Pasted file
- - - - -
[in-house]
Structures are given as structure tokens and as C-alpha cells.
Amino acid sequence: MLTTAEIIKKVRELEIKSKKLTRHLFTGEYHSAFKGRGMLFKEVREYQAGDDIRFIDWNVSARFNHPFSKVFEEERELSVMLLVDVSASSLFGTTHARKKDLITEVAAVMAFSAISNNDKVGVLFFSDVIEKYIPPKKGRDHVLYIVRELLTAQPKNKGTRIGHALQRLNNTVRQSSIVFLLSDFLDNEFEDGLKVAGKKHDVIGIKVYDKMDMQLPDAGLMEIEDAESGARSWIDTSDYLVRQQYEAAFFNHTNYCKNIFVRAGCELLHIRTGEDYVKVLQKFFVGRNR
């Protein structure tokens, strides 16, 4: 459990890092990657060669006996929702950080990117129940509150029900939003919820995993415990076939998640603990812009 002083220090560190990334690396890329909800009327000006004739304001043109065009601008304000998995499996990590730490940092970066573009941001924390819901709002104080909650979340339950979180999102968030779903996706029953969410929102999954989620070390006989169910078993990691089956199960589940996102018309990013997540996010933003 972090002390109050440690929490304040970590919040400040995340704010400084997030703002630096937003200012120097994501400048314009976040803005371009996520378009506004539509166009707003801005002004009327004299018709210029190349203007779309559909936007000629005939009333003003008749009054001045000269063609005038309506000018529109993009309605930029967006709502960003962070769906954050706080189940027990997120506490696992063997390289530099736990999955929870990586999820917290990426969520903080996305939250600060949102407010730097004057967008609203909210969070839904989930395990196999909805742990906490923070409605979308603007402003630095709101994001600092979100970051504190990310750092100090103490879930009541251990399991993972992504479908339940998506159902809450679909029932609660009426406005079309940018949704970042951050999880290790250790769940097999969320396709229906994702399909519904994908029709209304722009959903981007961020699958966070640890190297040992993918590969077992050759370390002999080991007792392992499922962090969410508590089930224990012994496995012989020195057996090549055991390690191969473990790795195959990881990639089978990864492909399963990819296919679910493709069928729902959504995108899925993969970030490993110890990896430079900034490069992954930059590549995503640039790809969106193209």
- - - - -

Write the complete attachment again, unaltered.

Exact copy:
[in-house]
Structures are given as structure tokens and as C-alpha cells.
Amino acid sequence: MLTTAEIIKKVRELEIKSKKLTRHLFTGEYHSAFKGRGMLFKEVREYQAGDDIRFIDWNVSARFNHPFSKVFEEERELSVMLLVDVSASSLFGTTHARKKDLITEVAAVMAFSAISNNDKVGVLFFSDVIEKYIPPKKGRDHVLYIVRELLTAQPKNKGTRIGHALQRLNNTVRQSSIVFLLSDFLDNEFEDGLKVAGKKHDVIGIKVYDKMDMQLPDAGLMEIEDAESGARSWIDTSDYLVRQQYEAAFFNHTNYCKNIFVRAGCELLHIRTGEDYVKVLQKFFVGRNR
């Protein structure tokens, strides 16, 4: 459990890092990657060669006996929702950080990117129940509150029900939003919820995993415990076939998640603990812009 002083220090560190990334690396890329909800009327000006004739304001043109065009601008304000998995499996990590730490940092970066573009941001924390819901709002104080909650979340339950979180999102968030779903996706029953969410929102999954989620070390006989169910078993990691089956199960589940996102018309990013997540996010933003 972090002390109050440690929490304040970590919040400040995340704010400084997030703002630096937003200012120097994501400048314009976040803005371009996520378009506004539509166009707003801005002004009327004299018709210029190349203007779309559909936007000629005939009333003003008749009054001045000269063609005038309506000018529109993009309605930029967006709502960003962070769906954050706080189940027990997120506490696992063997390289530099736990999955929870990586999820917290990426969520903080996305939250600060949102407010730097004057967008609203909210969070839904989930395990196999909805742990906490923070409605979308603007402003630095709101994001600092979100970051504190990310750092100090103490879930009541251990399991993972992504479908339940998506159902809450679909029932609660009426406005079309940018949704970042951050999880290790250790769940097999969320396709229906994702399909519904994908029709209304722009959903981007961020699958966070640890190297040992993918590969077992050759370390002999080991007792392992499922962090969410508590089930224990012994496995012989020195057996090549055991390690191969473990790795195959990881990639089978990864492909399963990819296919679910493709069928729902959504995108899925993969970030490993110890990896430079900034490069992954930059590549995503640039790809969106193209």